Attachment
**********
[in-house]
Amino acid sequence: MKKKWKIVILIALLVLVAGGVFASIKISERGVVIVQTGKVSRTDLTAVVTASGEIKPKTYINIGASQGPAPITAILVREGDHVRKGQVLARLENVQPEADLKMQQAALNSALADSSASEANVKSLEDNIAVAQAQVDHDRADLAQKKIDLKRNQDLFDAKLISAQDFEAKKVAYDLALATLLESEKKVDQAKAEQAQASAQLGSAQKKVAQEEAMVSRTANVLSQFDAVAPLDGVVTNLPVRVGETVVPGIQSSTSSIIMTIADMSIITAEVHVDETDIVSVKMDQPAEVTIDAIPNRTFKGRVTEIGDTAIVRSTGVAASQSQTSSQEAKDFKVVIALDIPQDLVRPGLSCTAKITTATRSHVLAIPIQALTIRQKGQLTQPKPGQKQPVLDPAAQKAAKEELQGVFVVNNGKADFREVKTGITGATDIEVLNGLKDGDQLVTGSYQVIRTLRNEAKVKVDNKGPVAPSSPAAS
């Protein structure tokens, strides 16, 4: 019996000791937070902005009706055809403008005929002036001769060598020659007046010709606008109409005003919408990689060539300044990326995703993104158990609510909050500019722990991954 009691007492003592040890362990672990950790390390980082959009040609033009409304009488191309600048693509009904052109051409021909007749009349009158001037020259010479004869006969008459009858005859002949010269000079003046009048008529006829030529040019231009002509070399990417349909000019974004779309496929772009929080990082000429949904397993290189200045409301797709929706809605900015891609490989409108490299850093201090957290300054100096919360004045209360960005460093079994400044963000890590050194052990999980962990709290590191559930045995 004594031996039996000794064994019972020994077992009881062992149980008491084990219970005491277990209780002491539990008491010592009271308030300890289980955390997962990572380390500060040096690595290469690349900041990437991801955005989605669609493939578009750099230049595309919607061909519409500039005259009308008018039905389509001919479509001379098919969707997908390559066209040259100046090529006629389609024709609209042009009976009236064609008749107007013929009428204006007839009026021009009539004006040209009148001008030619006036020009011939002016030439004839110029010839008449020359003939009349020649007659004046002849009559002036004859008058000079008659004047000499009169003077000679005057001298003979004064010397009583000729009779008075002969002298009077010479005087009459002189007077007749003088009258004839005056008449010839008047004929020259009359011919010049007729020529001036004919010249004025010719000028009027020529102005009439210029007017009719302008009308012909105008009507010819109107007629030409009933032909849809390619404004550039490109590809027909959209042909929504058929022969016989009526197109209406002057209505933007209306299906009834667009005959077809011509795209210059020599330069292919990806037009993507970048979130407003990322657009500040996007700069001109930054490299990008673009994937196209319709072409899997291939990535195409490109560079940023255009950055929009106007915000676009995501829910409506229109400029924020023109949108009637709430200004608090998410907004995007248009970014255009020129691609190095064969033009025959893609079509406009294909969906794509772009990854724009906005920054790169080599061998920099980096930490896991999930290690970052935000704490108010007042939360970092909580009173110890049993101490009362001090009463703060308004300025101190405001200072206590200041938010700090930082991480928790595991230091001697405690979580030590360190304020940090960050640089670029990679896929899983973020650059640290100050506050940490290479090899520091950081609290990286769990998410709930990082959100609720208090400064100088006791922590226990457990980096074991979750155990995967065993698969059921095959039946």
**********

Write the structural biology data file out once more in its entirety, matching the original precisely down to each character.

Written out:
[in-house]
Amino acid sequence: MKKKWKIVILIALLVLVAGGVFASIKISERGVVIVQTGKVSRTDLTAVVTASGEIKPKTYINIGASQGPAPITAILVREGDHVRKGQVLARLENVQPEADLKMQQAALNSALADSSASEANVKSLEDNIAVAQAQVDHDRADLAQKKIDLKRNQDLFDAKLISAQDFEAKKVAYDLALATLLESEKKVDQAKAEQAQASAQLGSAQKKVAQEEAMVSRTANVLSQFDAVAPLDGVVTNLPVRVGETVVPGIQSSTSSIIMTIADMSIITAEVHVDETDIVSVKMDQPAEVTIDAIPNRTFKGRVTEIGDTAIVRSTGVAASQSQTSSQEAKDFKVVIALDIPQDLVRPGLSCTAKITTATRSHVLAIPIQALTIRQKGQLTQPKPGQKQPVLDPAAQKAAKEELQGVFVVNNGKADFREVKTGITGATDIEVLNGLKDGDQLVTGSYQVIRTLRNEAKVKVDNKGPVAPSSPAAS
């Protein structure tokens, strides 16, 4: 019996000791937070902005009706055809403008005929002036001769060598020659007046010709606008109409005003919408990689060539300044990326995703993104158990609510909050500019722990991954 009691007492003592040890362990672990950790390390980082959009040609033009409304009488191309600048693509009904052109051409021909007749009349009158001037020259010479004869006969008459009858005859002949010269000079003046009048008529006829030529040019231009002509070399990417349909000019974004779309496929772009929080990082000429949904397993290189200045409301797709929706809605900015891609490989409108490299850093201090957290300054100096919360004045209360960005460093079994400044963000890590050194052990999980962990709290590191559930045995 004594031996039996000794064994019972020994077992009881062992149980008491084990219970005491277990209780002491539990008491010592009271308030300890289980955390997962990572380390500060040096690595290469690349900041990437991801955005989605669609493939578009750099230049595309919607061909519409500039005259009308008018039905389509001919479509001379098919969707997908390559066209040259100046090529006629389609024709609209042009009976009236064609008749107007013929009428204006007839009026021009009539004006040209009148001008030619006036020009011939002016030439004839110029010839008449020359003939009349020649007659004046002849009559002036004859008058000079008659004047000499009169003077000679005057001298003979004064010397009583000729009779008075002969002298009077010479005087009459002189007077007749003088009258004839005056008449010839008047004929020259009359011919010049007729020529001036004919010249004025010719000028009027020529102005009439210029007017009719302008009308012909105008009507010819109107007629030409009933032909849809390619404004550039490109590809027909959209042909929504058929022969016989009526197109209406002057209505933007209306299906009834667009005959077809011509795209210059020599330069292919990806037009993507970048979130407003990322657009500040996007700069001109930054490299990008673009994937196209319709072409899997291939990535195409490109560079940023255009950055929009106007915000676009995501829910409506229109400029924020023109949108009637709430200004608090998410907004995007248009970014255009020129691609190095064969033009025959893609079509406009294909969906794509772009990854724009906005920054790169080599061998920099980096930490896991999930290690970052935000704490108010007042939360970092909580009173110890049993101490009362001090009463703060308004300025101190405001200072206590200041938010700090930082991480928790595991230091001697405690979580030590360190304020940090960050640089670029990679896929899983973020650059640290100050506050940490290479090899520091950081609290990286769990998410709930990082959100609720208090400064100088006791922590226990457990980096074991979750155990995967065993698969059921095959039946």